path: root/t/
diff options
authorElijah Newren <>2018-06-27 07:23:19 (GMT)
committerJunio C Hamano <>2018-06-27 18:23:22 (GMT)
commitb00bf1c9a8dd5009d5102aef7af9e2b886b1e5ad (patch)
treecb3830ff0098cd4bebaaf14119ff45b5c27aec3f /t/
parent16346883ab0f548aa57ed5617caacc66c0a25bea (diff)
git-rebase: make --allow-empty-message the default
rebase backends currently behave differently with empty commit messages, largely as a side-effect of the different underlying commands on which they are based. am-based rebases apply commits with an empty commit message without stopping or requiring the user to specify an extra flag. (It is interesting to note that am-based rebases are the default rebase type, and no one has ever requested a --no-allow-empty-message flag to change this behavior.) merge-based and interactive-based rebases (which are ultimately based on git-commit), will currently halt on any such commits and require the user to manually specify what to do with the commit and continue. One possible rationale for the difference in behavior is that the purpose of an "am" based rebase is solely to transplant an existing history, while an "interactive" rebase is one whose purpose is to polish a series before making it publishable. Thus, stopping and asking for confirmation for a possible problem is more appropriate in the latter case. However, there are two problems with this rationale: 1) merge-based rebases are also non-interactive and there are multiple types of rebases that use the interactive machinery but are not explicitly interactive (e.g. when either --rebase-merges or --keep-empty are specified without --interactive). These rebases are also used solely to transplant an existing history, and thus also should default to --allow-empty-message. 2) this rationale only says that the user is more accepting of stopping in the case of an explicitly interactive rebase, not that stopping for this particular reason actually makes sense. Exploring whether it makes sense, requires backing up and analyzing the underlying commands... If git-commit did not error out on empty commits by default, accidental creation of commits with empty messages would be a very common occurrence (this check has caught me many times). Further, nearly all such empty commit messages would be considered an accidental error (as evidenced by a huge amount of documentation across version control systems and in various blog posts explaining how important commit messages are). A simple check for what would otherwise be a common error thus made a lot of sense, and git-commit gained an --allow-empty-message flag for special case overrides. This has made commits with empty messages very rare. There are two sources for commits with empty messages for rebase (and cherry-pick): (a) commits created in git where the user previously specified --allow-empty-message to git-commit, and (b) commits imported into git from other version control systems. In case (a), the user has already explicitly specified that there is something special about this commit that makes them not want to specify a commit message; forcing them to re-specify with every cherry-pick or rebase seems more likely to be infuriating than helpful. In case (b), the commit is highly unlikely to have been authored by the person who has imported the history and is doing the rebase or cherry-pick, and thus the user is unlikely to be the appropriate person to write a commit message for it. Stopping and expecting the user to modify the commit before proceeding thus seems counter-productive. Further, note that while empty commit messages was a common error case for git-commit to deal with, it is a rare case for rebase (or cherry-pick). The fact that it is rare raises the question of why it would be worth checking and stopping on this particular condition and not others. For example, why doesn't an interactive rebase automatically stop if the commit message's first line is 2000 columns long, or is missing a blank line after the first line, or has every line indented with five spaces, or any number of other myriad problems? Finally, note that if a user doing an interactive rebase does have the necessary knowledge to add a message for any such commit and wants to do so, it is rather simple for them to change the appropriate line from 'pick' to 'reword'. The fact that the subject is empty in the todo list that the user edits should even serve as a way to notify them. As far as I can tell, the fact that merge-based and interactive-based rebases stop on commits with empty commit messages is solely a by-product of having been based on git-commit. It went without notice for a long time precisely because such cases are rare. The rareness of this situation made it difficult to reason about, so when folks did eventually notice this behavior, they assumed it was there for a good reason and just added an --allow-empty-message flag. In my opinion, stopping on such messages not desirable in any of these cases, even the (explicitly) interactive case. Signed-off-by: Elijah Newren <> Signed-off-by: Junio C Hamano <>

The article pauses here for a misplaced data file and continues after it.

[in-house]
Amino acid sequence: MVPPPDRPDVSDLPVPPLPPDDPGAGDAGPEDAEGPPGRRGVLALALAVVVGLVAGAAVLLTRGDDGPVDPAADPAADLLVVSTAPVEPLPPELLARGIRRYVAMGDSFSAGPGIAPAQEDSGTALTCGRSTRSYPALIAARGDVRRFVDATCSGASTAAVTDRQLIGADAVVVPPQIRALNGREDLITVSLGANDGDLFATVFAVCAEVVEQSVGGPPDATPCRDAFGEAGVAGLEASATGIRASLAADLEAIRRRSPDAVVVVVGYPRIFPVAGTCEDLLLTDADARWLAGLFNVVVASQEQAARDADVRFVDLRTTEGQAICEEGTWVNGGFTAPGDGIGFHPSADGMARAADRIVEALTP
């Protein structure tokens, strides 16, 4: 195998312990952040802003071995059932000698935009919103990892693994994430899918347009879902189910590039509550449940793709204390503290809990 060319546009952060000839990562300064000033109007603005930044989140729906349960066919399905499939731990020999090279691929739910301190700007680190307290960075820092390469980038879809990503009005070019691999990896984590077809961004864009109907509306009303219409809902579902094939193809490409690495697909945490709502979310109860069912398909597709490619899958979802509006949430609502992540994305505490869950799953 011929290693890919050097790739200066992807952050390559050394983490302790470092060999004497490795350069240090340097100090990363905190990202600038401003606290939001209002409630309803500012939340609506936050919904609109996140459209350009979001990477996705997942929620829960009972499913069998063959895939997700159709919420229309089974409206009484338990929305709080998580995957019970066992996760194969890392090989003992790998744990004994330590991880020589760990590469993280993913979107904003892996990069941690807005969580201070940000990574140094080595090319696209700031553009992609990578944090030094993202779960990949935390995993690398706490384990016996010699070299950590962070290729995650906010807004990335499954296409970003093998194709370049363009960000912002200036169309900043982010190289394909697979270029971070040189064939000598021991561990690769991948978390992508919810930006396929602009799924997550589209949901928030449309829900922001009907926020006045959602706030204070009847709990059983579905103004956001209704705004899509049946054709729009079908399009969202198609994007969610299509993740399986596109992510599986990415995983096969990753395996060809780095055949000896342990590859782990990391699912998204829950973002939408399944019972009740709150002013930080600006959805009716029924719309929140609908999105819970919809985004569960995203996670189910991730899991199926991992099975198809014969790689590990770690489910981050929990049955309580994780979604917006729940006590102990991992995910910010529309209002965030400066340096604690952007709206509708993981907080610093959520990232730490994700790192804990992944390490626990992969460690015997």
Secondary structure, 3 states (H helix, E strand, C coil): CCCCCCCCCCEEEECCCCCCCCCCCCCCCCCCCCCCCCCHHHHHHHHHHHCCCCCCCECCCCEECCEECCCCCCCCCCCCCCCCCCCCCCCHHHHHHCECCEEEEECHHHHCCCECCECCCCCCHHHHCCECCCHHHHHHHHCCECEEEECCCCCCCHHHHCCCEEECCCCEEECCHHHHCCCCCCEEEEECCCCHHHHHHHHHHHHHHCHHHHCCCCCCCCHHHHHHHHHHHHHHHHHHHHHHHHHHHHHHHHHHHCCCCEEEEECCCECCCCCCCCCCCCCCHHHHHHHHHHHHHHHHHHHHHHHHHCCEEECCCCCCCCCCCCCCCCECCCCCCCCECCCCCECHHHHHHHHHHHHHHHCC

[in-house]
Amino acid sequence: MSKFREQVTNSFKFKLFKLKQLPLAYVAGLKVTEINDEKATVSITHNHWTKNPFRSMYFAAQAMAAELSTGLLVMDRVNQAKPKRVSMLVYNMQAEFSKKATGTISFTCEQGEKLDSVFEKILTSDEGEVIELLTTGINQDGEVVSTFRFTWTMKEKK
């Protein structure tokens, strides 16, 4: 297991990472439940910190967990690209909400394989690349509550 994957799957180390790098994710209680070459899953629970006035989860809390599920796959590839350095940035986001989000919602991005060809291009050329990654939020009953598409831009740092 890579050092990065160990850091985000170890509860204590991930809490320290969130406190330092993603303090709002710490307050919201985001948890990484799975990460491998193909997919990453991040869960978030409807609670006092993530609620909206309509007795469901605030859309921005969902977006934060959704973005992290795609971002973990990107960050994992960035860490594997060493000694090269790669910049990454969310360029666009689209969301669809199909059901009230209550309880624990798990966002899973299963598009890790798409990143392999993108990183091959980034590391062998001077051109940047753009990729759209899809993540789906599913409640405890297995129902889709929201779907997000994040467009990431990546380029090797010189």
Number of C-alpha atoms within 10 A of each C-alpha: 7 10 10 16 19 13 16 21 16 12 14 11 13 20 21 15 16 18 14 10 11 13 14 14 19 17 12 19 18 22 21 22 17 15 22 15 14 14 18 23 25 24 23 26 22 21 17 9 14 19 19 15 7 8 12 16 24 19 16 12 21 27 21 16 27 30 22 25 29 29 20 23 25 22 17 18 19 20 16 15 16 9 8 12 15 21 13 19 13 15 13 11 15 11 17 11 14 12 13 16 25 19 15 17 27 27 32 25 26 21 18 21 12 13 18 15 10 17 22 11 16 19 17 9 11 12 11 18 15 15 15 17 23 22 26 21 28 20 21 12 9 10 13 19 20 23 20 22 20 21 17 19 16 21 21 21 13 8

Diffstat (limited to 't/')
1 files changed, 3 insertions, 8 deletions
diff --git a/t/ b/t/
index cb7c6de..da94ddd 100755
--- a/t/
+++ b/t/
@@ -77,19 +77,14 @@ test_expect_success 'rebase commit with diff in message' '
test_expect_success 'rebase -m commit with empty message' '
- test_must_fail git rebase -m master empty-message-merge &&
- git rebase --abort &&
- git rebase -m --allow-empty-message master empty-message-merge
+ git rebase -m master empty-message-merge
test_expect_success 'rebase -i commit with empty message' '
git checkout diff-in-message &&
set_fake_editor &&
- test_must_fail env FAKE_COMMIT_MESSAGE=" " FAKE_LINES="reword 1" \
- git rebase -i HEAD^ &&
- git rebase --abort &&
- git rebase -i --allow-empty-message HEAD^
+ env FAKE_COMMIT_MESSAGE=" " FAKE_LINES="reword 1" \
+ git rebase -i HEAD^